A new definition of party has also been included which encompasses an enterprise or an individual defined under section 2 of the Act and against whom the inquiry is instituted and shall also include the central and the state government.

  1. The words and expressions used but not defined in the regulations shall have the same meaning as assigned to them in the Act, rules, and regulations or in the Companies Act, 2013 which was earlier being referred to the Companies Act. 1956.
  2. The conditions for availing the benefit of lesser penalty have also been amended. Earlier vital disclosures had to be made in respect of violation of Section 3(3) but now the vital disclosures have to be made in respect of contravention of the Act. Also a new section regarding the enterprise has been inserted in which it states that if the applicant is an enterprise it is the responsibility of the enterprise to provide the name of the individuals who have been involved in the activities related to the cartel and for whom the leniency is sought by the enterprise.
  3. Prior to the amendment to the regulations, the leniency programme allowed reduction in penalty or lesser penalty to a maximum of three leniency applications on a first come first served basis which were subjected to factors like quality of information and the nature of information. The amendment has changed this scenario and now has brought up provisions which will allow additional applicants to avail the benefits of this programme. Now the first applicant may be granted up to 100% reduction in penalty and the second applicant up to 50% and the third applicant or any further applicant may be granted up to 30% reduction. With this notification it will not only help the people who are willing to provide vital information on cartels after the first three applicants have already availed the benefits of the programme for disclosing evidence, but will also help the Competition Commission of India to bust the cartels more effectively in future.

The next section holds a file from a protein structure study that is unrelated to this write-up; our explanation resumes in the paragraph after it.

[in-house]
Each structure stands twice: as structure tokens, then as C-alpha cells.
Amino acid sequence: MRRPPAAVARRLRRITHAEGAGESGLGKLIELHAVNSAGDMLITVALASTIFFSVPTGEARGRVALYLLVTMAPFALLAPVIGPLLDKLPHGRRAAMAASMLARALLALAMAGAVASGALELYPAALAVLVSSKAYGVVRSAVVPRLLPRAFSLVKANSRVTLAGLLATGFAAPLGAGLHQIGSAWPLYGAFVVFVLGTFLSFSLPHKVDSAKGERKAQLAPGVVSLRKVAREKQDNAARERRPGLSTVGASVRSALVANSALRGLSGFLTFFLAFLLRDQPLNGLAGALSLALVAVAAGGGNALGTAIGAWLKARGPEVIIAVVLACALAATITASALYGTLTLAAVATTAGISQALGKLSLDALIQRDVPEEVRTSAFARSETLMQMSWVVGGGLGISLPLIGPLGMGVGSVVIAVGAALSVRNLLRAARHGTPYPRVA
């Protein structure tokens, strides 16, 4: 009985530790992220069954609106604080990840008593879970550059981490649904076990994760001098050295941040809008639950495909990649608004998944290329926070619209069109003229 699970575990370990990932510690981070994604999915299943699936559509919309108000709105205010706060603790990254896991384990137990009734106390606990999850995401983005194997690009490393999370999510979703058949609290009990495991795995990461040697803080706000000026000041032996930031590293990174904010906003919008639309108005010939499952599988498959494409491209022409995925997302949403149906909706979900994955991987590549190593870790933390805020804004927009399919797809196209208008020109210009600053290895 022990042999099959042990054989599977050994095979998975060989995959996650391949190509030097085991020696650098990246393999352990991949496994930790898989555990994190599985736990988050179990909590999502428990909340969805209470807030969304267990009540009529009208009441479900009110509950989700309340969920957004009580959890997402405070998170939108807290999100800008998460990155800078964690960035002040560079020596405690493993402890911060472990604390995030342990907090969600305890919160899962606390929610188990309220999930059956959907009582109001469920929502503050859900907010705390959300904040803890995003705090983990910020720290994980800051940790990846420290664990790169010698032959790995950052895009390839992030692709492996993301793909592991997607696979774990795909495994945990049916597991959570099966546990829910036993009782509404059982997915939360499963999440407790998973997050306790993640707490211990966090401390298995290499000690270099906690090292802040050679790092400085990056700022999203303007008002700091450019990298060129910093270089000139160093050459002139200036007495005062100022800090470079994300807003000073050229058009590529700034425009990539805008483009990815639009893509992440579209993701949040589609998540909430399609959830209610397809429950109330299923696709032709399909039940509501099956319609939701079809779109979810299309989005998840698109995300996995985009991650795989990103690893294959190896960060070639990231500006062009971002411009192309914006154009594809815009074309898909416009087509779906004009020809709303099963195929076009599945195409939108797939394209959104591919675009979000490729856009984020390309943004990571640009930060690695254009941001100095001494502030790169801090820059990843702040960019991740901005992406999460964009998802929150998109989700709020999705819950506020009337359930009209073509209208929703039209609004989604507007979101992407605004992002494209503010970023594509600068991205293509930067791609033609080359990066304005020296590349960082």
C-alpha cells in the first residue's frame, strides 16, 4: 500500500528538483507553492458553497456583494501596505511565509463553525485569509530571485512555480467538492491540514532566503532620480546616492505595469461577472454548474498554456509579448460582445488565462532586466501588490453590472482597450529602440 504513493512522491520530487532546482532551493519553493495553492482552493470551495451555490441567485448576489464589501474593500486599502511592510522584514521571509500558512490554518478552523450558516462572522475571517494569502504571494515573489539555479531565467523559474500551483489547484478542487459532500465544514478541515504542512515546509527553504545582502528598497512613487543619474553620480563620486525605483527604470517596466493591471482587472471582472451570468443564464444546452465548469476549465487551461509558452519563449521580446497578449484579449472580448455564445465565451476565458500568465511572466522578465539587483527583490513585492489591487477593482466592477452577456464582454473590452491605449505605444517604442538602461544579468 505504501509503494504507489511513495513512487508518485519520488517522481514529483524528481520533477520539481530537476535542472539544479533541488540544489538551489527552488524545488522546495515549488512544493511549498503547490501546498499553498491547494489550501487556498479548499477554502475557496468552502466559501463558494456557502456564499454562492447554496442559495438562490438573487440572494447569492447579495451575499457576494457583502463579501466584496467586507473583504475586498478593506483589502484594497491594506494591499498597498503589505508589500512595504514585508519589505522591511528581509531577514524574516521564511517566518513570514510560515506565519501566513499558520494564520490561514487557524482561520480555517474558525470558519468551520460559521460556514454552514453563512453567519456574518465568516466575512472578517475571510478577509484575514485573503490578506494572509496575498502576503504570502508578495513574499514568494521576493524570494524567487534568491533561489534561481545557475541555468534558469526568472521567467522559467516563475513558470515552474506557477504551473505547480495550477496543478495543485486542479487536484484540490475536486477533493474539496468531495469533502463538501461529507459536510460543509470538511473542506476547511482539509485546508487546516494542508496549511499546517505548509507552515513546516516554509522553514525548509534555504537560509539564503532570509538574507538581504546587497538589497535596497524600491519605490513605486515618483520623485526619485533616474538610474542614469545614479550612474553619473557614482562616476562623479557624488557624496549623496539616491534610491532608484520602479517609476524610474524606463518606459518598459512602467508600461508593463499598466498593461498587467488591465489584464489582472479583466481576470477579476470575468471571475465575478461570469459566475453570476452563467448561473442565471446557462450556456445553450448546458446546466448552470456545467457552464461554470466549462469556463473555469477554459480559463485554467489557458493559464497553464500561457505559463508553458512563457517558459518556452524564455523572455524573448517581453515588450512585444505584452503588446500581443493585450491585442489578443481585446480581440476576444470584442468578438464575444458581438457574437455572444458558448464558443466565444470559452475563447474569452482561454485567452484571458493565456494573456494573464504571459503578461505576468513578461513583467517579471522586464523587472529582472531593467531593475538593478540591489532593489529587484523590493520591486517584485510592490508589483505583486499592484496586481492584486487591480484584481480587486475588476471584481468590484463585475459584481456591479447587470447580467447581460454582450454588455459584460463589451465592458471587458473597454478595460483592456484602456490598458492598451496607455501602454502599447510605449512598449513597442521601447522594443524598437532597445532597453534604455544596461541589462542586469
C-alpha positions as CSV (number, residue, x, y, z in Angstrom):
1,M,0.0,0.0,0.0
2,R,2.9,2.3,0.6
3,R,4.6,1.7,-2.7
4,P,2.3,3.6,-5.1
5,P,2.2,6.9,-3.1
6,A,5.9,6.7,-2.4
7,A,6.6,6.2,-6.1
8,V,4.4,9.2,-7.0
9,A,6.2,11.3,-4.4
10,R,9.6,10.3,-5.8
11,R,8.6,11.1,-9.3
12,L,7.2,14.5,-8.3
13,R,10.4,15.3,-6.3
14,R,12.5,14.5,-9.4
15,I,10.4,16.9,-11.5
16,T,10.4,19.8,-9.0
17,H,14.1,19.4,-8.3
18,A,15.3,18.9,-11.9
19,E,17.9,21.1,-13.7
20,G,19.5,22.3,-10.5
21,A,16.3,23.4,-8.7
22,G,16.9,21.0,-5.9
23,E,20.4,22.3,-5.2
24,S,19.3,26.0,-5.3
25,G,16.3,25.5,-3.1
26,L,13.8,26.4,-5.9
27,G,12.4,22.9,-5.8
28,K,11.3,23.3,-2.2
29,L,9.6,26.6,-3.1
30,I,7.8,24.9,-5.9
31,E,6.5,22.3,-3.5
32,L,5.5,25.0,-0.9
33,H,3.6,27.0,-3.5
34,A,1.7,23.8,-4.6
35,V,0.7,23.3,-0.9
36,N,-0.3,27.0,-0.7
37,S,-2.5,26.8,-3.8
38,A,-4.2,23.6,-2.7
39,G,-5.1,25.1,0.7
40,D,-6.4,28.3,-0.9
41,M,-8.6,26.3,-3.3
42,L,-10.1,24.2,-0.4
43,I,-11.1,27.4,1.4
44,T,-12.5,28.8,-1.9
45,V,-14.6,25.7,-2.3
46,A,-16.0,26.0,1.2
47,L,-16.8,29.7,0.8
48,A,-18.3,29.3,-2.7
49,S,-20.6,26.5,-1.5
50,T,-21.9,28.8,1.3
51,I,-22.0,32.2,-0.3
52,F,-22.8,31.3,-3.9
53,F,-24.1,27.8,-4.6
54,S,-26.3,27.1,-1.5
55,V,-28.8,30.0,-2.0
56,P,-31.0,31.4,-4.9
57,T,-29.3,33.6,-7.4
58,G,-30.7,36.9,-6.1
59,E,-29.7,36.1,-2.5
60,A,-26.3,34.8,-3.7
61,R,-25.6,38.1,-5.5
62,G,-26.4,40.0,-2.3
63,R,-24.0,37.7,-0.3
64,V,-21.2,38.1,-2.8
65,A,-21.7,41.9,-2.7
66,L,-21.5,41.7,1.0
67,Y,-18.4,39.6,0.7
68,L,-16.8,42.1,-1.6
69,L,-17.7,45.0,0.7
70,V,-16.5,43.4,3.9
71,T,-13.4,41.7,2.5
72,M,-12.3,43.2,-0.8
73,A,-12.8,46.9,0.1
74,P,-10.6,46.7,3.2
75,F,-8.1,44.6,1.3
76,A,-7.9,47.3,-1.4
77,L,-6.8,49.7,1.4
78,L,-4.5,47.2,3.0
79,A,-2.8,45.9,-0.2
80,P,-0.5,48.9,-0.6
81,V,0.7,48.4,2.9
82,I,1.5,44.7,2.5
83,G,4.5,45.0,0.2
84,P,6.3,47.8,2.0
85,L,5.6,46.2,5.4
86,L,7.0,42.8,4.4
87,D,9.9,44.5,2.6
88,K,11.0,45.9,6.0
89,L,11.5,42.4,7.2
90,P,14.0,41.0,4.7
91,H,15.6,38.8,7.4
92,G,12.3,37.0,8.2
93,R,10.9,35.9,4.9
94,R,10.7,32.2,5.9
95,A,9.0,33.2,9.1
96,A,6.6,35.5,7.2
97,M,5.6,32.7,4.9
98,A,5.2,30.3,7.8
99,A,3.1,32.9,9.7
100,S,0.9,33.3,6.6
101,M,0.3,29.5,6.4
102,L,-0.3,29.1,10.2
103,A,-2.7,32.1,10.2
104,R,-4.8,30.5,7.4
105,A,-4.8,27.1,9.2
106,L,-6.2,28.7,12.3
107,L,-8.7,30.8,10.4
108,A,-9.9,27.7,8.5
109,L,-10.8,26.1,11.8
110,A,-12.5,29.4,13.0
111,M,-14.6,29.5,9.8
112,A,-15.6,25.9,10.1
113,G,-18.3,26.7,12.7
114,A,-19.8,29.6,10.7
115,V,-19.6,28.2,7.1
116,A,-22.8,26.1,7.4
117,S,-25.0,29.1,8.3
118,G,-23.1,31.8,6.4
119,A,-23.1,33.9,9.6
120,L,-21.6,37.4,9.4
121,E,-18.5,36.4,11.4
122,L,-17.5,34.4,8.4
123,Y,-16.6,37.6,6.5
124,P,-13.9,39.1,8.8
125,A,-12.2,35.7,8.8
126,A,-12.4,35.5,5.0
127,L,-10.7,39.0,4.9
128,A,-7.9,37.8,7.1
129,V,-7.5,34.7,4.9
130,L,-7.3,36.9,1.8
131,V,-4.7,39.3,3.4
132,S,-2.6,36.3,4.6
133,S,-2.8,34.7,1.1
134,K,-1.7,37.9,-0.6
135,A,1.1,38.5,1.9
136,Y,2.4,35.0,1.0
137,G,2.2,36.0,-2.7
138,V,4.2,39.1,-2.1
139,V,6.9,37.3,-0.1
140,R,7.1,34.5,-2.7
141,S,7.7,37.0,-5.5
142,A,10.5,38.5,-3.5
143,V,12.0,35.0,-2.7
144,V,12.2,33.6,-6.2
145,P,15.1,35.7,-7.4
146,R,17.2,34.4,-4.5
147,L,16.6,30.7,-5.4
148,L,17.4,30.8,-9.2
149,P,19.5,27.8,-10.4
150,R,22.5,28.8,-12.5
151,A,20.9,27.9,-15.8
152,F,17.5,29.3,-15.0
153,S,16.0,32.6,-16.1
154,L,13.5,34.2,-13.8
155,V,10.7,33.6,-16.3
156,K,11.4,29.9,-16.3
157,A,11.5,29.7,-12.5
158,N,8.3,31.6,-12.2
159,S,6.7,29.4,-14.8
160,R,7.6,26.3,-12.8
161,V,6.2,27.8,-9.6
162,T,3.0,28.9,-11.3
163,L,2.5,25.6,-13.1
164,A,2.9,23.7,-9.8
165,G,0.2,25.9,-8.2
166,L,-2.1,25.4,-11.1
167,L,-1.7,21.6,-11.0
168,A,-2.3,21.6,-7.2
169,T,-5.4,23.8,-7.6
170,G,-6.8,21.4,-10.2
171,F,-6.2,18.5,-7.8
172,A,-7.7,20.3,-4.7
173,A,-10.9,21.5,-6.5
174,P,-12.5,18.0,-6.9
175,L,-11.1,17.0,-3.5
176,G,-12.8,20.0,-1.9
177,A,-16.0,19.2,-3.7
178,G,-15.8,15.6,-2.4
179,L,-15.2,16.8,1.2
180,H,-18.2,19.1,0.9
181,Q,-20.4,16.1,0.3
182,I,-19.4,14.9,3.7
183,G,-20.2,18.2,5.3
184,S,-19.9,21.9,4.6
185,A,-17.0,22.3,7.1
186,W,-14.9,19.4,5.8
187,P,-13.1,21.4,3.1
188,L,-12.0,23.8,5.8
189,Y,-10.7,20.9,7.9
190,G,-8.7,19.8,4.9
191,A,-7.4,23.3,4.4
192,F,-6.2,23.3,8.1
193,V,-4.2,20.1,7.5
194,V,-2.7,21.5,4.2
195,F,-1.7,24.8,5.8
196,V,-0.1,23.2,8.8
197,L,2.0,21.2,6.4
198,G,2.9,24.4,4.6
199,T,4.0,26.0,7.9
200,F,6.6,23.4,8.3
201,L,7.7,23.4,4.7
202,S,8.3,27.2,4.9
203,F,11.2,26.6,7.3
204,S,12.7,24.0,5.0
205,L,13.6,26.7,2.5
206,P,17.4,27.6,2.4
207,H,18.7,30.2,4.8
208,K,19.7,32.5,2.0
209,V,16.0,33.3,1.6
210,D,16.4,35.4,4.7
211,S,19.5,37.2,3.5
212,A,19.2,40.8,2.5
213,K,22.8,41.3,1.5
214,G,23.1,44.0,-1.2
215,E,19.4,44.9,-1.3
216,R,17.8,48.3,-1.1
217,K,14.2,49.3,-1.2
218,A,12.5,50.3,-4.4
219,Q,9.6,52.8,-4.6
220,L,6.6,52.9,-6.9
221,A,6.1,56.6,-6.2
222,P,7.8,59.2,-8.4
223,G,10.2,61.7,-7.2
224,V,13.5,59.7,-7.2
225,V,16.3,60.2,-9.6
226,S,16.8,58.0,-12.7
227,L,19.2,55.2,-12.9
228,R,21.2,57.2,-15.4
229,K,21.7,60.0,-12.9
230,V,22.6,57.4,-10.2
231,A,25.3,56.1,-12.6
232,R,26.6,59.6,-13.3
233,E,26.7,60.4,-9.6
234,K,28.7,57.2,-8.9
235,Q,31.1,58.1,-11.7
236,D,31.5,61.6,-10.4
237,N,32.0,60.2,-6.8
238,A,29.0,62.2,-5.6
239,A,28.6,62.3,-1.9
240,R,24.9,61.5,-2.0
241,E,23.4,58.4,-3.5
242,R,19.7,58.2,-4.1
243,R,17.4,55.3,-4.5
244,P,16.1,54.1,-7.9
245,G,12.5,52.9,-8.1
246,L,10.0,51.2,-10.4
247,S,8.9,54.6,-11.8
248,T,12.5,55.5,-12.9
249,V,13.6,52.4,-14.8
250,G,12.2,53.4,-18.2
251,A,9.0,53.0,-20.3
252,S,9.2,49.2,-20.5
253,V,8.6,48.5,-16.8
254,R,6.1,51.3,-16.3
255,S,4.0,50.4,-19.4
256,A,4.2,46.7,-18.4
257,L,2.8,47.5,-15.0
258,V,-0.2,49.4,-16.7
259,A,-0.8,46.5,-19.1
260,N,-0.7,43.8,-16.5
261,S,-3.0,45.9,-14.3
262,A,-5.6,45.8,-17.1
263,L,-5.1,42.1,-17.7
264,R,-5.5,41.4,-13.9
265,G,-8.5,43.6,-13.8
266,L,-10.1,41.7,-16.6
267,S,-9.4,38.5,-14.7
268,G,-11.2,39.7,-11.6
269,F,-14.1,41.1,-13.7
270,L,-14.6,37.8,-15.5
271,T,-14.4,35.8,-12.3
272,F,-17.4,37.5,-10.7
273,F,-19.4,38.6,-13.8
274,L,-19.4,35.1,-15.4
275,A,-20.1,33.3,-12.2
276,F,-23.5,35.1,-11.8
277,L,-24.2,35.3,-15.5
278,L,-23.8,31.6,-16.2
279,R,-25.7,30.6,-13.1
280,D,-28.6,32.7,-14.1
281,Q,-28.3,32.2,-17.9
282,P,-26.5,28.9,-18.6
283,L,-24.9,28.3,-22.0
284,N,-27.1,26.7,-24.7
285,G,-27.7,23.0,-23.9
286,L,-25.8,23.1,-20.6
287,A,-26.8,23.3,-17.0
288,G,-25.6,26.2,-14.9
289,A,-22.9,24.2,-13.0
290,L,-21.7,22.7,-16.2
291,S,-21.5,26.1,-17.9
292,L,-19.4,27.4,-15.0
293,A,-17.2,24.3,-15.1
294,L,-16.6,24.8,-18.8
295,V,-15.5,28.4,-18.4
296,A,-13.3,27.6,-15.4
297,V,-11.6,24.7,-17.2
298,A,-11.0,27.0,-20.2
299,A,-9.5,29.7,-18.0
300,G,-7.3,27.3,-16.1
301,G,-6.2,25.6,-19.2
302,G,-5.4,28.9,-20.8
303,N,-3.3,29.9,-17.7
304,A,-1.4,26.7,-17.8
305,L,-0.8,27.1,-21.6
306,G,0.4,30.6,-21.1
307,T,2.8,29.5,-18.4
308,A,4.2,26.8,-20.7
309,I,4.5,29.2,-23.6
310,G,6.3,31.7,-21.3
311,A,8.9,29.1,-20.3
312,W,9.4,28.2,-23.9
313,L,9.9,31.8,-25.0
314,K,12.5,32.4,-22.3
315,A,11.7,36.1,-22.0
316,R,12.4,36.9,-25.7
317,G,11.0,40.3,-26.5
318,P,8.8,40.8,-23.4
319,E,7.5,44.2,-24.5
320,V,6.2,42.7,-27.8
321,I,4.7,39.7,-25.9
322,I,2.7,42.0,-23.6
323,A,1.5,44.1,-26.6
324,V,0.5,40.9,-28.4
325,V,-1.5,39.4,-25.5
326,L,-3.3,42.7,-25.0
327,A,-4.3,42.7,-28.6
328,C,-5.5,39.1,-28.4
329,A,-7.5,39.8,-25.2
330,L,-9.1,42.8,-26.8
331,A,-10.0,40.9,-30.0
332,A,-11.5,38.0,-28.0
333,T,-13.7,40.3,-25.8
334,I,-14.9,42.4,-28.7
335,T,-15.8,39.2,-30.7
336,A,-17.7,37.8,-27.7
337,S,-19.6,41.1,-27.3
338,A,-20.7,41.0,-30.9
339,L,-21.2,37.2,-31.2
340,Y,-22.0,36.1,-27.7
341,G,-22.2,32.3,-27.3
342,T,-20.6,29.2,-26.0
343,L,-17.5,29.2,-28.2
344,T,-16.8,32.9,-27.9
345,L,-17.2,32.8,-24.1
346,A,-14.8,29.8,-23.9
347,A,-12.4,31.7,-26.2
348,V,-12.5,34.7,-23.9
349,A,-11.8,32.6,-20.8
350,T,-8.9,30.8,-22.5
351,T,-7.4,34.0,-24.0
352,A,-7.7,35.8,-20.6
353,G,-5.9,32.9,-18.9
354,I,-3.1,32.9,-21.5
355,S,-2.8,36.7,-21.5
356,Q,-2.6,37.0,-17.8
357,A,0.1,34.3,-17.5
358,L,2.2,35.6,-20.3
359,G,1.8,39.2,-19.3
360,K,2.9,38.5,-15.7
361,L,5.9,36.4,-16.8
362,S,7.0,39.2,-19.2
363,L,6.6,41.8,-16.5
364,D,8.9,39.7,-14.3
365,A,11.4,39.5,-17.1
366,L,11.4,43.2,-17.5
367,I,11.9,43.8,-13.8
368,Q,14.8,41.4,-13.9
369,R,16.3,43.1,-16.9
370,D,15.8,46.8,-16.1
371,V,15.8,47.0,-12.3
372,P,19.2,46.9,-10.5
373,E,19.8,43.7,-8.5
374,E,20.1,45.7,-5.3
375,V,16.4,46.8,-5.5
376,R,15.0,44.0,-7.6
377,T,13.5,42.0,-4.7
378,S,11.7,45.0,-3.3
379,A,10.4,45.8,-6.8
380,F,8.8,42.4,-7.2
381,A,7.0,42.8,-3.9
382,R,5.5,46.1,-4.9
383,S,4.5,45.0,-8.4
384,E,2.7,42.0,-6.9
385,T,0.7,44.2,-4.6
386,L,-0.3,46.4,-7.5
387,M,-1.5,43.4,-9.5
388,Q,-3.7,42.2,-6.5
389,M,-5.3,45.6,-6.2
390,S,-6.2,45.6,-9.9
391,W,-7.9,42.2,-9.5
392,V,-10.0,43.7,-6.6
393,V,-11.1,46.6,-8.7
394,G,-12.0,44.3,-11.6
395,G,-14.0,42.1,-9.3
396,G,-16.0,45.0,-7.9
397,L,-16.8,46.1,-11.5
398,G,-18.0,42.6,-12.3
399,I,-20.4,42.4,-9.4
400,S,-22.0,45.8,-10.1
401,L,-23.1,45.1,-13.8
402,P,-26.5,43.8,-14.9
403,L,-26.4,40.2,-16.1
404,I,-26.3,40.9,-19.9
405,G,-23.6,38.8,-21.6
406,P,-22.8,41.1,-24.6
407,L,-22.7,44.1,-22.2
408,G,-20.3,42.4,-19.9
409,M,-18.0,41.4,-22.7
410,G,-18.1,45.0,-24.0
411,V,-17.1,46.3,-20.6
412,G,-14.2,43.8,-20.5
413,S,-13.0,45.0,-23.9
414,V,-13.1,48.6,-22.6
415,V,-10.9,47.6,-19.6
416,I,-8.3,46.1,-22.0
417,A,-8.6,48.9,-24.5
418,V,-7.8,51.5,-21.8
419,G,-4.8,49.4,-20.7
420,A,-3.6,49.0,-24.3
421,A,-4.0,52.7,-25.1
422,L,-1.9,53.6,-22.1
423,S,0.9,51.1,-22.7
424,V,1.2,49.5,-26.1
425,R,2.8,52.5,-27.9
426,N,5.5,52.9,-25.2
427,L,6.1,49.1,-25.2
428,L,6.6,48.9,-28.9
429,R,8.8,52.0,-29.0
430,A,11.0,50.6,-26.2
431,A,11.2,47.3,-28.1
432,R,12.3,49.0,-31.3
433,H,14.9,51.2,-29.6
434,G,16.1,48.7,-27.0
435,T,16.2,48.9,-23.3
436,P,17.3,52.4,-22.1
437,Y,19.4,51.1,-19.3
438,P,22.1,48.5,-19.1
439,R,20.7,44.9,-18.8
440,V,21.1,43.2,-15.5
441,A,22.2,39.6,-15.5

4. There were no provisions in the earlier version of the regulations regarding the disclosure of confidential information submitted as part of the application by the Director General during the investigation process. But after the amendment was brought it has now been clarified that certain confidential information can be disclosed to any party by the Director General without the prior approval of the applicant for the purposes of investigation, only if the Director General thinks that such information is necessary to be disclosed. But in such cases where the Director General discloses any confidential information he may do so subject to the recording of the reasons for the same in writing along with the approval of the Competition Commission of India.